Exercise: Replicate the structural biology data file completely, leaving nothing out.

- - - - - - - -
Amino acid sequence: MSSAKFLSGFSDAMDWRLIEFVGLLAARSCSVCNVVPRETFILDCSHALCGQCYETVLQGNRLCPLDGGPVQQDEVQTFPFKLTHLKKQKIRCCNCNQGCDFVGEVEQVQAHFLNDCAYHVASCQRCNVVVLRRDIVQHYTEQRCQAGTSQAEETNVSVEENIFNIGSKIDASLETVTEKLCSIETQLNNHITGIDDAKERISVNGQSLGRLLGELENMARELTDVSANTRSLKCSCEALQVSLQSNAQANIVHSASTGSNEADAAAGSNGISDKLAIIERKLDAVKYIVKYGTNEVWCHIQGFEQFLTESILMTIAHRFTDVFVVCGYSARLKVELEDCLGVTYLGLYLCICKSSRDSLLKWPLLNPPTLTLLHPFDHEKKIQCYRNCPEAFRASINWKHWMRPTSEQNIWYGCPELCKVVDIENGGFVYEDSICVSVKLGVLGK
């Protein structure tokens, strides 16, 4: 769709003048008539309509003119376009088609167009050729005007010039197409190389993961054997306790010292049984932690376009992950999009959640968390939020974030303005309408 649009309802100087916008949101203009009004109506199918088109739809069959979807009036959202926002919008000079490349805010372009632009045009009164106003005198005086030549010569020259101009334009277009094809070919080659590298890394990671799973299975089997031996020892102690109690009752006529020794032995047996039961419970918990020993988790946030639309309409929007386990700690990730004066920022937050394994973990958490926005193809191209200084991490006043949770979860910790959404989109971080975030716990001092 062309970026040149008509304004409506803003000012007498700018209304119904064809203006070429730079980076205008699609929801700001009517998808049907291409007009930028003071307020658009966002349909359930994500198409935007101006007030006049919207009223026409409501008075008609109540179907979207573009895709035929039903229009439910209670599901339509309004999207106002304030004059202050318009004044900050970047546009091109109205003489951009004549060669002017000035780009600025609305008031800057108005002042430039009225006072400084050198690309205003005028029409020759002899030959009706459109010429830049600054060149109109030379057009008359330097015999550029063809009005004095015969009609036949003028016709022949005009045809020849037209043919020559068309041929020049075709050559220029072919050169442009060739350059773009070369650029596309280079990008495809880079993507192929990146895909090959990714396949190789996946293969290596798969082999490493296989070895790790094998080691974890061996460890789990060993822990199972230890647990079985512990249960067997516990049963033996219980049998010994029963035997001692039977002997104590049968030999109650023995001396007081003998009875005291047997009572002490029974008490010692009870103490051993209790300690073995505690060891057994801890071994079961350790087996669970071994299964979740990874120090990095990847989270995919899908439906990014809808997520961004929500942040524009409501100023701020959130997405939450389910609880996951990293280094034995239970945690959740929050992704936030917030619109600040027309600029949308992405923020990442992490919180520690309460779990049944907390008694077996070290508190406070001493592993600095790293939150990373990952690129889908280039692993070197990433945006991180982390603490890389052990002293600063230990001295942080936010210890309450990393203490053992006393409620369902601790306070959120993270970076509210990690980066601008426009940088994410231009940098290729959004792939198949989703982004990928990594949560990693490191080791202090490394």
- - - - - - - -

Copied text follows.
Amino acid sequence: MSSAKFLSGFSDAMDWRLIEFVGLLAARSCSVCNVVPRETFILDCSHALCGQCYETVLQGNRLCPLDGGPVQQDEVQTFPFKLTHLKKQKIRCCNCNQGCDFVGEVEQVQAHFLNDCAYHVASCQRCNVVVLRRDIVQHYTEQRCQAGTSQAEETNVSVEENIFNIGSKIDASLETVTEKLCSIETQLNNHITGIDDAKERISVNGQSLGRLLGELENMARELTDVSANTRSLKCSCEALQVSLQSNAQANIVHSASTGSNEADAAAGSNGISDKLAIIERKLDAVKYIVKYGTNEVWCHIQGFEQFLTESILMTIAHRFTDVFVVCGYSARLKVELEDCLGVTYLGLYLCICKSSRDSLLKWPLLNPPTLTLLHPFDHEKKIQCYRNCPEAFRASINWKHWMRPTSEQNIWYGCPELCKVVDIENGGFVYEDSICVSVKLGVLGK
């Protein structure tokens, strides 16, 4: 769709003048008539309509003119376009088609167009050729005007010039197409190389993961054997306790010292049984932690376009992950999009959640968390939020974030303005309408 649009309802100087916008949101203009009004109506199918088109739809069959979807009036959202926002919008000079490349805010372009632009045009009164106003005198005086030549010569020259101009334009277009094809070919080659590298890394990671799973299975089997031996020892102690109690009752006529020794032995047996039961419970918990020993988790946030639309309409929007386990700690990730004066920022937050394994973990958490926005193809191209200084991490006043949770979860910790959404989109971080975030716990001092 062309970026040149008509304004409506803003000012007498700018209304119904064809203006070429730079980076205008699609929801700001009517998808049907291409007009930028003071307020658009966002349909359930994500198409935007101006007030006049919207009223026409409501008075008609109540179907979207573009895709035929039903229009439910209670599901339509309004999207106002304030004059202050318009004044900050970047546009091109109205003489951009004549060669002017000035780009600025609305008031800057108005002042430039009225006072400084050198690309205003005028029409020759002899030959009706459109010429830049600054060149109109030379057009008359330097015999550029063809009005004095015969009609036949003028016709022949005009045809020849037209043919020559068309041929020049075709050559220029072919050169442009060739350059773009070369650029596309280079990008495809880079993507192929990146895909090959990714396949190789996946293969290596798969082999490493296989070895790790094998080691974890061996460890789990060993822990199972230890647990079985512990249960067997516990049963033996219980049998010994029963035997001692039977002997104590049968030999109650023995001396007081003998009875005291047997009572002490029974008490010692009870103490051993209790300690073995505690060891057994801890071994079961350790087996669970071994299964979740990874120090990095990847989270995919899908439906990014809808997520961004929500942040524009409501100023701020959130997405939450389910609880996951990293280094034995239970945690959740929050992704936030917030619109600040027309600029949308992405923020990442992490919180520690309460779990049944907390008694077996070290508190406070001493592993600095790293939150990373990952690129889908280039692993070197990433945006991180982390603490890389052990002293600063230990001295942080936010210890309450990393203490053992006393409620369902601790306070959120993270970076509210990690980066601008426009940088994410231009940098290729959004792939198949989703982004990928990594949560990693490191080791202090490394």